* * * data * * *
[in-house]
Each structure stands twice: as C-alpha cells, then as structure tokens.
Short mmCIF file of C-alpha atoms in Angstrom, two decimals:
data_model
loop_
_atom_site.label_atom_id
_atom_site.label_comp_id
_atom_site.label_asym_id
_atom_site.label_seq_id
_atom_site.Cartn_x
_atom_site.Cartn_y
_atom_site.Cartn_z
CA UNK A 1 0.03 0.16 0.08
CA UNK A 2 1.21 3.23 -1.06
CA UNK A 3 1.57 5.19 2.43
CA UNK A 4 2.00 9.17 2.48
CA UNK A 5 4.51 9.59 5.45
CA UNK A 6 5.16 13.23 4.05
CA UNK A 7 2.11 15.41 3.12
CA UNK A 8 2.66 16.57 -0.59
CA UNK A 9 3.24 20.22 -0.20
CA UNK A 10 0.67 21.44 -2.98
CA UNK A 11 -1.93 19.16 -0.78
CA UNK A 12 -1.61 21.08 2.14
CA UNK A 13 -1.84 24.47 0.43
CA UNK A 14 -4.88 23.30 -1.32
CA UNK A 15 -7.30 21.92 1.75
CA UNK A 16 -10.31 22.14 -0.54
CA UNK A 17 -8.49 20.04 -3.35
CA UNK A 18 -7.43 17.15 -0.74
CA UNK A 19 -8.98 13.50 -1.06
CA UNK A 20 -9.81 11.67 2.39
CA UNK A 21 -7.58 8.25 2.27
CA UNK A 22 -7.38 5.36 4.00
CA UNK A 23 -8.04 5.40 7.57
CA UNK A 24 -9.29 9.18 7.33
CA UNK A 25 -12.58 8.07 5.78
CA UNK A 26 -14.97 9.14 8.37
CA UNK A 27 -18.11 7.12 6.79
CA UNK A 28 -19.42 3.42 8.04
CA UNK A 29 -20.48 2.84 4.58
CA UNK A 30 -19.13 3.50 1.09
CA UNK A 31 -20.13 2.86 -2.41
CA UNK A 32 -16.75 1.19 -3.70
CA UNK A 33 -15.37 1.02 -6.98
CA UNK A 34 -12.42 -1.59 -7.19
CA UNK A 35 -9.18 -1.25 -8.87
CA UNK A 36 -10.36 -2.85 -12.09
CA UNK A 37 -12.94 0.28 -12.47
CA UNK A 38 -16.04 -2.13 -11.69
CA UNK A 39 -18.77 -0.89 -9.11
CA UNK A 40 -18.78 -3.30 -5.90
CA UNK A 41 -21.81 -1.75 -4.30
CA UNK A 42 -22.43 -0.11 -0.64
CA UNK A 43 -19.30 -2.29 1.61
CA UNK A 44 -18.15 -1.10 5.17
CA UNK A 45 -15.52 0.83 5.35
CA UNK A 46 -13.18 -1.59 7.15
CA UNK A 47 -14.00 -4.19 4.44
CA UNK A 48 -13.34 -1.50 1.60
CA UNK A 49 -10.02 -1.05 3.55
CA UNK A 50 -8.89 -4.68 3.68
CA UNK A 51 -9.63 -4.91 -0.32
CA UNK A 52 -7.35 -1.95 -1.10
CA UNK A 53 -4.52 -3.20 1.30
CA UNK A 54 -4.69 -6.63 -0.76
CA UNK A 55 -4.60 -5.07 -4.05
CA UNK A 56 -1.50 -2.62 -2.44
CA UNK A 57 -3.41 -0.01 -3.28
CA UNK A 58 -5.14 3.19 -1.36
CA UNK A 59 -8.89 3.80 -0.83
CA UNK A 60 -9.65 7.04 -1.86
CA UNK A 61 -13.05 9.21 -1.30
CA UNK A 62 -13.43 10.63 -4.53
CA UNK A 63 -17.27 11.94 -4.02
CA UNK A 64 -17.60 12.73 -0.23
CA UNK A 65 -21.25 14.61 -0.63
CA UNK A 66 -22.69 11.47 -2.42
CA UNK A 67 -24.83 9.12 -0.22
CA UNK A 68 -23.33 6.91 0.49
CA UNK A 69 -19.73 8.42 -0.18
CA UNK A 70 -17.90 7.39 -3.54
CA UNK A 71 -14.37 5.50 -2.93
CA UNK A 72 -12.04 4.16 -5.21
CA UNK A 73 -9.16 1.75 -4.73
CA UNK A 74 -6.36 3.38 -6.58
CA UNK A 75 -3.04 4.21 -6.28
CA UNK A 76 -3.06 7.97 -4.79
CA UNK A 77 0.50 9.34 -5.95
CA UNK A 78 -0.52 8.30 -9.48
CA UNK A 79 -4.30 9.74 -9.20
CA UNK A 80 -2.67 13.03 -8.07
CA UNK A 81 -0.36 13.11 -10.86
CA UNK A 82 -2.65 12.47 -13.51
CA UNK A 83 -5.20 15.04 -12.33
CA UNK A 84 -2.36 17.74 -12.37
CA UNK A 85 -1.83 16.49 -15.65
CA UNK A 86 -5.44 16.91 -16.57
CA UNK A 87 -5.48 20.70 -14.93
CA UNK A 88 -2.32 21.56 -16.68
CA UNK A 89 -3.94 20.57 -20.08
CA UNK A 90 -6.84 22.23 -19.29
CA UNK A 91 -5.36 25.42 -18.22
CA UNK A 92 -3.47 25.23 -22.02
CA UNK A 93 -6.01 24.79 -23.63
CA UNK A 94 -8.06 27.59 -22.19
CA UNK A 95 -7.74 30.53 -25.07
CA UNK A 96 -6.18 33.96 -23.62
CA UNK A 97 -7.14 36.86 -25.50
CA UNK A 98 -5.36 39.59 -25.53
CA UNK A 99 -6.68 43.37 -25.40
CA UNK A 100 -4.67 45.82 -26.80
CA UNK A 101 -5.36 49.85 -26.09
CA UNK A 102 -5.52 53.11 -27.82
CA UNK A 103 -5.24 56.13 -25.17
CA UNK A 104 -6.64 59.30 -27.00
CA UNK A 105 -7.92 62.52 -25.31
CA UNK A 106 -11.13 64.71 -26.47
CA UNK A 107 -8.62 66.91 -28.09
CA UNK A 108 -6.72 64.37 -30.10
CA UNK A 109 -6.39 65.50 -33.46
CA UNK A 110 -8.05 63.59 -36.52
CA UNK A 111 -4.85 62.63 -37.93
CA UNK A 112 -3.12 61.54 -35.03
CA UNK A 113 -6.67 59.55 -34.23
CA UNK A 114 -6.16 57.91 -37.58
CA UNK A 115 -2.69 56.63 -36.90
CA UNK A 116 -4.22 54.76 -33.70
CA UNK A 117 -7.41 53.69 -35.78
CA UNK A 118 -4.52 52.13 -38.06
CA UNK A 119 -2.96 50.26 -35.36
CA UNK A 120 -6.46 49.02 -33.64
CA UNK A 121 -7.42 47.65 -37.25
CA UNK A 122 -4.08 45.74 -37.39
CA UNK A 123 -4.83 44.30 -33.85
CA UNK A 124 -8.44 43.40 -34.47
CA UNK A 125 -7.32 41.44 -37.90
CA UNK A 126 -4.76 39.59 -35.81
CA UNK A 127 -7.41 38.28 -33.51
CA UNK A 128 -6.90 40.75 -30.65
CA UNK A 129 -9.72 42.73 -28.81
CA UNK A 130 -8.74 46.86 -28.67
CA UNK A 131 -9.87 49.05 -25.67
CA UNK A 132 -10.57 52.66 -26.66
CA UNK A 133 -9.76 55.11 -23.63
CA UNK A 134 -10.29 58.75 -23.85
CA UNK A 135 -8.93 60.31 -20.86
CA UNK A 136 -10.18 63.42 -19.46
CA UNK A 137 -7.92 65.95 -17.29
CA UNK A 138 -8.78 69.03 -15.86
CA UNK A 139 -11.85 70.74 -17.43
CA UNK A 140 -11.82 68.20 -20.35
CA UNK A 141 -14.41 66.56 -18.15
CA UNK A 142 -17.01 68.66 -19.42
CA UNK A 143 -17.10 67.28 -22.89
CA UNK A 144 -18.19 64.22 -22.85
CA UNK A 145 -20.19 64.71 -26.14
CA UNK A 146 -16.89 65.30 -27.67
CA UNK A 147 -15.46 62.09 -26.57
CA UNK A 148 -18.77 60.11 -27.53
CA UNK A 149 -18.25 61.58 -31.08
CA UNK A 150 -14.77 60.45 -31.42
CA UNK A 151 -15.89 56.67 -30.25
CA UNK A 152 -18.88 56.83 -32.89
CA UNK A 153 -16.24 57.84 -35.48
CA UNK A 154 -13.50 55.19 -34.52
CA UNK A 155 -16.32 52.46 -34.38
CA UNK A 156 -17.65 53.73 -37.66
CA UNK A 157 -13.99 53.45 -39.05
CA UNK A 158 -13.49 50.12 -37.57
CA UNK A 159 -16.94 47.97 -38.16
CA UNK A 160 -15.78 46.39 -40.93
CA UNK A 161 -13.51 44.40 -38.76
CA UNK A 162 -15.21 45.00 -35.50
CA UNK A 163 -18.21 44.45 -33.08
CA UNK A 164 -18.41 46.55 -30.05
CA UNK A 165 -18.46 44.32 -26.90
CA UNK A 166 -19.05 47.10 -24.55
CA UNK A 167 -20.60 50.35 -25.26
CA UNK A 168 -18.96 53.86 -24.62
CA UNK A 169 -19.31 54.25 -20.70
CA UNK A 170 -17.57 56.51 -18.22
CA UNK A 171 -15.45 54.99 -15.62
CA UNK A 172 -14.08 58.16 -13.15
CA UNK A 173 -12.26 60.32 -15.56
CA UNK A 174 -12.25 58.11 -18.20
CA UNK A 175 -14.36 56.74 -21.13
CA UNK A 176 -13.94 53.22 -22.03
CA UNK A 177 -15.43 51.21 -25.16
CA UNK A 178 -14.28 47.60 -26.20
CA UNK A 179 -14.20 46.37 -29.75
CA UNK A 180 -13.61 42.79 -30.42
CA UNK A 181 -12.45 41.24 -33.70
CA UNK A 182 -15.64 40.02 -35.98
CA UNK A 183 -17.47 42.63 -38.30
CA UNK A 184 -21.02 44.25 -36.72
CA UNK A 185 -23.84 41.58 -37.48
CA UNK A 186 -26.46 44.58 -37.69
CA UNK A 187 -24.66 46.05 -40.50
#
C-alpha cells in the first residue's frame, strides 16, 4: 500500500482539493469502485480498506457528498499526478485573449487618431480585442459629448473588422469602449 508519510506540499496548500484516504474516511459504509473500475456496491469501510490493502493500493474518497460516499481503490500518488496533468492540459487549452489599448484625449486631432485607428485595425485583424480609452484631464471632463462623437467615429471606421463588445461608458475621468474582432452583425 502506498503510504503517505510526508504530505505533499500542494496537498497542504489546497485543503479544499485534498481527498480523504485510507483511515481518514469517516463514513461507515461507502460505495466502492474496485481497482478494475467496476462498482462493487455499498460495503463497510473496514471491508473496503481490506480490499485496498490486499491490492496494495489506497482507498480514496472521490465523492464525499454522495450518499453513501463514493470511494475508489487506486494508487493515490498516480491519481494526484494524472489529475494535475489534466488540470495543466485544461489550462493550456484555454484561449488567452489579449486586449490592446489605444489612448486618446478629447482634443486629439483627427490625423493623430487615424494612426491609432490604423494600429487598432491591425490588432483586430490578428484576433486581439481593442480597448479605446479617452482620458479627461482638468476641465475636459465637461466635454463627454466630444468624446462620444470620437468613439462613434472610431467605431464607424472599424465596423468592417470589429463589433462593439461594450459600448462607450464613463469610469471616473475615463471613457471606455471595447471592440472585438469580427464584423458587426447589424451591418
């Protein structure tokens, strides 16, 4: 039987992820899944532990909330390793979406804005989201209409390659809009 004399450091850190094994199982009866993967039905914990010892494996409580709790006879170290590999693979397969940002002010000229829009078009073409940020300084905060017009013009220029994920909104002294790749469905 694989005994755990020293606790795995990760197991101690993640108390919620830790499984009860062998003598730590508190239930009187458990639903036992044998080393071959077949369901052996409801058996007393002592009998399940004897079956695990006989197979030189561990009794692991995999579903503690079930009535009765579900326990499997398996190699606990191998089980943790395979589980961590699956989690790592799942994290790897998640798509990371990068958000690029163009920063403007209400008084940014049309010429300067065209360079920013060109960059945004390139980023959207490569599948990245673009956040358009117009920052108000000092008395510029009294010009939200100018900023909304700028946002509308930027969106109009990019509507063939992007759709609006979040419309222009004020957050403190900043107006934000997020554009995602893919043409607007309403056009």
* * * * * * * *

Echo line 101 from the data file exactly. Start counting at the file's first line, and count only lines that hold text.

CA UNK A 89 -3.94 20.57 -20.08